Elderly and disabled could be 'forced to commit suicide' under changes to rules

08:09 by Editor · 0 Post a comment on AAWR

Increasing numbers of elderly and infirm people will be pressured into killing themselves under changes to assisted suicide rules, it has been claimed.

A group of leading lawyers, peers and former judges including Baroness Butler-Sloss, the former head of the family division of the High Court, are warning that the plans pose “serious dangers for public safety”.

In a significant intervention, they are warning the proposed changes go against the will of Parliament and risk reducing the Director of Public Prosecutions from an enforcer of the law, to an arbitrator.

Baroness Butler-Sloss, Lord Mackay of Clashfern, a former Lord Chancellor, and Lord Carlile of Berriew, the Government’s terrorism legislation adviser, are among those have come together in an unprecdented coalition to express concern about the impact of the changes proposed by Keir Starmer, the DPP.

In September, he published a list of factors to help lawyers to decide whether to prosecute people for assisting suicide. The rules have been interpreted by some campaigners as a way of “legalising” assisted suicide.

The DPP has now launched a consultion on the guidance which says that families who help terminally ill loved ones to end their lives are unlikely to face prosecution as long as they do not encourage them and assist only a clear and settled intention to die.

But the group - which also includes Lord Walton of Detchant, Professor Sheila Hollins, a former President of the Royal College of Psychiatrists and Baroness Campbell of Surbiton - says the new guidance is “not fit for purpose”.

The group has signed up to a hard-hitting response to the proposals from campaign group Care Not Killing, in which it warns that changes to the law could mean that the lives of stroke-sufferers, disabled people and those with arthritis, could be at risk.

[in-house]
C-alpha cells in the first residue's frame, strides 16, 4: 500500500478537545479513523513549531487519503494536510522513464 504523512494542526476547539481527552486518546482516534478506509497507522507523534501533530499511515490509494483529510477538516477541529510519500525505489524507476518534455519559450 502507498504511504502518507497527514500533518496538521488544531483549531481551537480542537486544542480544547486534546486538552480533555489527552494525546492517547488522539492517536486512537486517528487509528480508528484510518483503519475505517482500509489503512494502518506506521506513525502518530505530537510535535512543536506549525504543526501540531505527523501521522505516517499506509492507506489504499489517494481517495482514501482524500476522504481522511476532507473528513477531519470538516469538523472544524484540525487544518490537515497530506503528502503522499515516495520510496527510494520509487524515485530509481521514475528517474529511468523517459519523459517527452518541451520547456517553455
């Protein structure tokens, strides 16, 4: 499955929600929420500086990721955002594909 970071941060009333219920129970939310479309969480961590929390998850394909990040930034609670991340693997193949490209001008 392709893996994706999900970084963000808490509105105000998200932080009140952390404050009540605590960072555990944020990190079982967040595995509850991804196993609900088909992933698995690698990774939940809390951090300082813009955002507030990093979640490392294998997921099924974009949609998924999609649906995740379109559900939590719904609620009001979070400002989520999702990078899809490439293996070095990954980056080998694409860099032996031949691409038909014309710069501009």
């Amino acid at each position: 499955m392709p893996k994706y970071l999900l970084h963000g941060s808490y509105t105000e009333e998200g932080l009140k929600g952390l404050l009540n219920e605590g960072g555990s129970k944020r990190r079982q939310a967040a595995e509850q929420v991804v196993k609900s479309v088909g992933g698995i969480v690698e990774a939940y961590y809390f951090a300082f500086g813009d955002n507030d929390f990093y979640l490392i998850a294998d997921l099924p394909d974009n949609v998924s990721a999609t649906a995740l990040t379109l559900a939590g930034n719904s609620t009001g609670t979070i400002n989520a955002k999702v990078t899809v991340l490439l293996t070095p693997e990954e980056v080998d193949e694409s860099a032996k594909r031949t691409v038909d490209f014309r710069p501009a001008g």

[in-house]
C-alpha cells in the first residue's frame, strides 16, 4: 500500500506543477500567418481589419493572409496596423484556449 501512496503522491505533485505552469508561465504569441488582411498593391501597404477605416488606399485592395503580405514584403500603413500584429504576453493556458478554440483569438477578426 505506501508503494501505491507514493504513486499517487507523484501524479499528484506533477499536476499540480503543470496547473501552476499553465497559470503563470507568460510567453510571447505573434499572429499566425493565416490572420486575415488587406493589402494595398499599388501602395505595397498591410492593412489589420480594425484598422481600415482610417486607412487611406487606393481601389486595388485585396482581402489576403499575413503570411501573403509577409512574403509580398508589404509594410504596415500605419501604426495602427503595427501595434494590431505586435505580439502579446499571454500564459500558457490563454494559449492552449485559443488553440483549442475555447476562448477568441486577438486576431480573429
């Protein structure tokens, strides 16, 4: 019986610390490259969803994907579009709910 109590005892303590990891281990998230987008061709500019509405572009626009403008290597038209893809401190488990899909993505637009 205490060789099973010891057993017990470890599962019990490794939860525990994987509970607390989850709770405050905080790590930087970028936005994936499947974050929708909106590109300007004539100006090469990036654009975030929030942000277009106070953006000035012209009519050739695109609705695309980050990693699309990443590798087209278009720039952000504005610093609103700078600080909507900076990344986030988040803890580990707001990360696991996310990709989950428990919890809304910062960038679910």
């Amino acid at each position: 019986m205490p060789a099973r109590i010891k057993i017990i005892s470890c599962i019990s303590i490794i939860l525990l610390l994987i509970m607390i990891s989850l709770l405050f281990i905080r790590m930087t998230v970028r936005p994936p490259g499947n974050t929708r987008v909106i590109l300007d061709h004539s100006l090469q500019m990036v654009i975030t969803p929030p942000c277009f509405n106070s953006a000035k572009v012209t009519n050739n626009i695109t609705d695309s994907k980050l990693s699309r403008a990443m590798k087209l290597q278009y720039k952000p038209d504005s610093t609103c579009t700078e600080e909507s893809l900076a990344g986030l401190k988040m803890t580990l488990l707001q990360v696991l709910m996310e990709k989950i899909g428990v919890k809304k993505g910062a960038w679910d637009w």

It says: “Among the factors proposed as tending against prosecution are that the deceased was seriously ill or incurably disabled or had a history of suicide attempts. In Care Not Killing’s view these proposals are discriminatory as well as dangerous.”

The proposal that serious illness or disability might be a mitigating factor in whether to prosecute someone for assisting a suicide “flies in the face of the declared will of Parliament”, which has twice in the past four years rejected legalisation of assisted suicide in such cases.

Peter Saunders, the director of Care Not Killing, said: “The current law acts as a powerful deterrent against abuse and exploitation of vulnerable people and has been firmly upheld by Parliament.

“Removing these safeguards could lead to increase in vulnerable and disabled people being pressured into ending their lives.”

The 34-page response also warns that Mr Starmer’s role would be altered from an enforcer of the law to an arbitrator if the changes went ahead. It says: “Such an impression, were it to take hold, poses serious dangers for public safety.”

The group also condemned the wording of the guidelines, suggesting that they “pose serious risks of misinterpretation” and there were “serious defects” in some of the proposed reasons for charging.

In all, 11 of the 29 specific criteria proposed for deciding whether to prosecute or not to prosecute were judged to be “unacceptable in any circumstances”.

Dr Saunders added: “We recognise the attempt that the DPP has made to carry out a very difficult remit given to him by the Law Lords, and there are several aspects of the guidelines that we can support.

“But current guidelines adopt, however unwittingly, the political assumptions of the pro-euthanasia lobby, that assisted suicide will not be prosecuted if the right boxes are ticked.”

The group suggested that the guidance “should start with a clear statement that assisting a suicide is a criminal offence and that, in the absence of a decision by Parliament to change the law, it will remain so”.

They warned against giving spouses, partners, close relatives and personal friends “special category status” as assisters of suicide.

They said: “While it is conceivable that a spouse or close family member might assist a suicide out of a feeling of compassion for the victim, the reality is that many cases of abuse, and especially elder abuse, are committed within the family environment.

“The notion that those closest to the victim are necessarily 'loved ones’ is fallacious.”

The group also asked how these proposals would affect “institutions such as prisons or mental hospitals in which prisoners or patients considered to be at risk of self-harm are placed on 'suicide watch’ in order to prevent or frustrate suicide attempts.

“What about paramedics or doctors and nurses in hospital A&E departments who, under existing arrangements, are required to try and resuscitate those who have attempted suicide?” continues here

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